• Good Grief: On the 2023 Booker Prize

    Ryan Chapman

    Winter 2024

    A week after the 2022 Booker Prize award ceremony, Rishi Sunak became the first British Indian to be appointed Prime Minister. He was the third PM in as many months. This milestone received a shrugged acknowledgement from my Sri Lankan uncles back in Minnesota, whose enthusiasm for a statesman from the subcontinent was tempered by the Conservative Party’s hot streak of self-owns. For my part, I took umbrage at Sunak’s CV: Americans know that marrying an heiress (John Kerry, John McCain) and skipping through the Goldman-to-government turnstile (Hank Paulson, Steve Mnuchin) is our thing.

    Two months later, his boss’s youngest son Harry released a ghostwritten tell-all, breaking sales records for a memoir. It became the fastest-selling nonfiction title in the United Kingdom, and globally moved three million units in its first week alone. For comparison, only two Booker winners have scaled such capitalist heights: Hilary Mantel’s Wolf Hall and Yann Martel’s Life of Pi.

    And then in May, Harry’s dad finally got that callback. The coronation of King Charles III cost an estimated 100 million dollars—four times his mum’s, even adjusted for inflation—with a guest list that included surprise monarchists like Nick Cave and Katy Perry. The peaked septuagenarian cosplayed himself into parody earnestly and glacially. Unfortunately, we never got Martin Amis’s take on the whole boondoggle: the writer passed away on May 19 and was knighted by the new king a month later. (Since posthumous knighthoods are verboten, Charles backdated Amis’s to May 18.) Amis would have appreciated being honored by the very man with whom he argued the 1989 fatwa against his friend Salman Rushdie; Charles did not rush to Sir Salman’s defense.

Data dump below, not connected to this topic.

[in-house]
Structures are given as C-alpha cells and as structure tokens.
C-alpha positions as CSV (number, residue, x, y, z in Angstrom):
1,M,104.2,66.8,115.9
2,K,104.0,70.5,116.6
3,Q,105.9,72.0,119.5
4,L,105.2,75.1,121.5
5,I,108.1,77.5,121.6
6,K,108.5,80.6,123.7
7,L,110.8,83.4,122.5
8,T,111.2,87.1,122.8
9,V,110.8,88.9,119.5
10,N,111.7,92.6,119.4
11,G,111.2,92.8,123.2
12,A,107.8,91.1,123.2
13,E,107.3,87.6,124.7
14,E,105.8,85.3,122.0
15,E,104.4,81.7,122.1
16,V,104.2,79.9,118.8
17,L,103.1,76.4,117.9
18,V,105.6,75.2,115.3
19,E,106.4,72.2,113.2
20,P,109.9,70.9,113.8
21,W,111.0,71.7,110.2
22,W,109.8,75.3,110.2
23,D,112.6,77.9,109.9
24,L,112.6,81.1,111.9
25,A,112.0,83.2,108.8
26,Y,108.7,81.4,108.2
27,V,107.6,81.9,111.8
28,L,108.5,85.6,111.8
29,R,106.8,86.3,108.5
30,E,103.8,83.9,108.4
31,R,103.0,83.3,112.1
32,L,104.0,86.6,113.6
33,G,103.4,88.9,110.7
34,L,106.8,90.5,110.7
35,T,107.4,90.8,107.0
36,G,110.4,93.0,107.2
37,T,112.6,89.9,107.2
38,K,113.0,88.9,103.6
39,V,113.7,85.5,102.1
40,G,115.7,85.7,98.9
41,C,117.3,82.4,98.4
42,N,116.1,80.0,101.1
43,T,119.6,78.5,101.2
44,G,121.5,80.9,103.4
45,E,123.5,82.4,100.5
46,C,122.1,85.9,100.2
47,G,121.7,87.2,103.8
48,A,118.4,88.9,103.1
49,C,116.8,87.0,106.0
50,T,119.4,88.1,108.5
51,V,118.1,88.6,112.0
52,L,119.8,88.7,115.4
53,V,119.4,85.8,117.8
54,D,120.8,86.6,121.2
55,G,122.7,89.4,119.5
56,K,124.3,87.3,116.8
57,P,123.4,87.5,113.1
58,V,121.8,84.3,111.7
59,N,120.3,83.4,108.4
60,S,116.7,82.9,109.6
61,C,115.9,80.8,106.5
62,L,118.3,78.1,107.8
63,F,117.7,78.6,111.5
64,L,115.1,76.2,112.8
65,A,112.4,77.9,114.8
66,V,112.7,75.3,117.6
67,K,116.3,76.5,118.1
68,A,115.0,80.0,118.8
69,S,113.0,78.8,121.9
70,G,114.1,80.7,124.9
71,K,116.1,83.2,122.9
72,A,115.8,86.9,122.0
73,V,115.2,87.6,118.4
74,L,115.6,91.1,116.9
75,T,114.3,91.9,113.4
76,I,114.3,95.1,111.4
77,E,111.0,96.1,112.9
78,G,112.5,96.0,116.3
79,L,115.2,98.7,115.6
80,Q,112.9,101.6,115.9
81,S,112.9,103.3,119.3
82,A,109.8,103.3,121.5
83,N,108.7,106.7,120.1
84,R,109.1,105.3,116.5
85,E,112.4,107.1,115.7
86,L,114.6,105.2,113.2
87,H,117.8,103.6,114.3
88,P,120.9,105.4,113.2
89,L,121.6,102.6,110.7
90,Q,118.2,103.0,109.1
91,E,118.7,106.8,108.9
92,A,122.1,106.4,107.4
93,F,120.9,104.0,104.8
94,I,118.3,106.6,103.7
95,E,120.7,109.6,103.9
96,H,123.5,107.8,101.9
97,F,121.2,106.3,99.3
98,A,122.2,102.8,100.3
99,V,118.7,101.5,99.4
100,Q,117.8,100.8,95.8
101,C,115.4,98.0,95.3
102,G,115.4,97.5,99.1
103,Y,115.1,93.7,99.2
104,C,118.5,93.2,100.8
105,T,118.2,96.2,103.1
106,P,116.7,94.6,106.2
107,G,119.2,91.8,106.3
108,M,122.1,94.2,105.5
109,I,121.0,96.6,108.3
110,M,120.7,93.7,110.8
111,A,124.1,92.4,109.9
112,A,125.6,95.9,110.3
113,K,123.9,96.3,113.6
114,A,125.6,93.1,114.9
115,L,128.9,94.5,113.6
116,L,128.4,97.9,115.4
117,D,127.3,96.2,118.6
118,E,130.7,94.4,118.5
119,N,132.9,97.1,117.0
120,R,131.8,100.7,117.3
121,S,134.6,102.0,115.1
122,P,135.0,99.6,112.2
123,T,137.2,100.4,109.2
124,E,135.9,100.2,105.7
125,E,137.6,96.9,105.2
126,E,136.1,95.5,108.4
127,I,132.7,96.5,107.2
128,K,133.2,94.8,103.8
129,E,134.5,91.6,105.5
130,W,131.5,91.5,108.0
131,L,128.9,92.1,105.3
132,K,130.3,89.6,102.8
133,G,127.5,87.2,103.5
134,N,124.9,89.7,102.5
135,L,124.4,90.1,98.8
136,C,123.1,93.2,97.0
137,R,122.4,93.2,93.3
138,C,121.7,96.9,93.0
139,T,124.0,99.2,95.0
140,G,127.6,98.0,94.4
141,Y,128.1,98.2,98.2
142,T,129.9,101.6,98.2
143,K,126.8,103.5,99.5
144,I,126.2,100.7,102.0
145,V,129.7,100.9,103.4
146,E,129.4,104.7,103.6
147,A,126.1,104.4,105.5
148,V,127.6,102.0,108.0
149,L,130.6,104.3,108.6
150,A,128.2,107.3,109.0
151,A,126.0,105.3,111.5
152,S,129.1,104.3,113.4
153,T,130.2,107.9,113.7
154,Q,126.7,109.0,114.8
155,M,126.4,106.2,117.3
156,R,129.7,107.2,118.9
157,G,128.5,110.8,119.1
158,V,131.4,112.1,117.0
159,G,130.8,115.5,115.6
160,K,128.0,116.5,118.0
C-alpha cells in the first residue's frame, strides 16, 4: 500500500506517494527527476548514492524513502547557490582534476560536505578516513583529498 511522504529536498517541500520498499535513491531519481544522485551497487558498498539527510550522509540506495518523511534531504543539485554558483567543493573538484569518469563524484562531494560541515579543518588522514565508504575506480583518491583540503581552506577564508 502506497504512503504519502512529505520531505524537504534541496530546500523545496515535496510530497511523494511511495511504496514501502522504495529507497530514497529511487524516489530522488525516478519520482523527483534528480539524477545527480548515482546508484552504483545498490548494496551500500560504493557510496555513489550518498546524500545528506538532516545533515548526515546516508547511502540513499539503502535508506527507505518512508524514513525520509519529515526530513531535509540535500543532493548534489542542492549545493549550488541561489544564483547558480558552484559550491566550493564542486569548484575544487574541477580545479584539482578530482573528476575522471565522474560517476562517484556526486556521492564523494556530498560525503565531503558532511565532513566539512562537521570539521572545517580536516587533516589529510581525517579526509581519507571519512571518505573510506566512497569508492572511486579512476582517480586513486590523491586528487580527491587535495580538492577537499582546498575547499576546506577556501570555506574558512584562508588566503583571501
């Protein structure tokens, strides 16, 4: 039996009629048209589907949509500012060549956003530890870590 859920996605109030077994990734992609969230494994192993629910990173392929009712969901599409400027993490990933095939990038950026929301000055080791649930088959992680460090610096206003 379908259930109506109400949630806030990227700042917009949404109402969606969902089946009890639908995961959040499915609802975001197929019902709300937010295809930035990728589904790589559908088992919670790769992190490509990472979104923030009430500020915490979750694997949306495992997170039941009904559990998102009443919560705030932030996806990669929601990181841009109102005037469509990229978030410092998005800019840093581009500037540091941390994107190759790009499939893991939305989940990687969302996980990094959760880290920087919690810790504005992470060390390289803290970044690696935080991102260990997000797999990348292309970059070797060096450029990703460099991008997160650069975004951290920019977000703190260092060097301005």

Last year’s Booker went to Shehan Karunatilaka for The Seven Moons of Maali Almeida. Karunatilaka is the second Sri Lankan recipient, following Michael Ondaatje who won for The English Patient in 1992. (Even then, Ondaatje was named cowinner with Barry Unsworth, the author of Sacred Hunger.) Ondaatje’s novel is still beautiful and affecting. As is Anil’s Ghost, his consideration of the Sri Lankan civil war, which shares a setting with Maali Almeida and none of its tone. Karunatilaka’s win was heartening, and his globe-trotting press tour highly entertaining. The man gives good copy, both figuratively and literally—like Rushdie, he once worked in advertising. Tara K. Menon wrote in these pages that 2022 was a rare instance of the best shortlisted book winning the prize, a fact supported by anyone familiar with its history. Possession’s A. S. Byatt said, “I’ve won it and judged it and it’s a lottery.” Hilary Mantel, also a Booker judge and (two-time) recipient: “Even the most correct jury goes in for horsetrading and gamesmanship, and what emerges is a compromise.”

    Perhaps to dispel such charges, 2023 chair Esi Edugyan has boasted of the panel’s passion and comity. She might also be frustrating the oddsmakers with public statements like “There’s no such thing as a ‘Booker book’.” (Bettors initially favored Tan Twan Eng’s The House of Doors, which didn’t make the shortlist.) The Booker judges are culled from across literature, academia, and pop culture. Edugyan, a twice-shortlisted Canadian novelist, is the author of Half-Blood Blues and Washington Black. She’s joined by the actors Robert Webb, who Americans may know from the cringe marathon Peep Show and the sketch comedy show That Mitchell and Webb Look, and Adjoa Andoh, who has performed with the Royal Shakespeare Company and narrated several audiobooks—but likely better known for her role in Bridgerton. This year’s panel is rounded out by Costa Award-winning poet Mary Jean Chan and Shakespeare scholar James Shapiro.

    Ryan Chapman is the author of the novel Riots I Have Known (Simon & Schuster 2019) and The Audacity, which Soho Press will publish in April 2024. He teaches at Vassar College and the Sewanee School of Letters.

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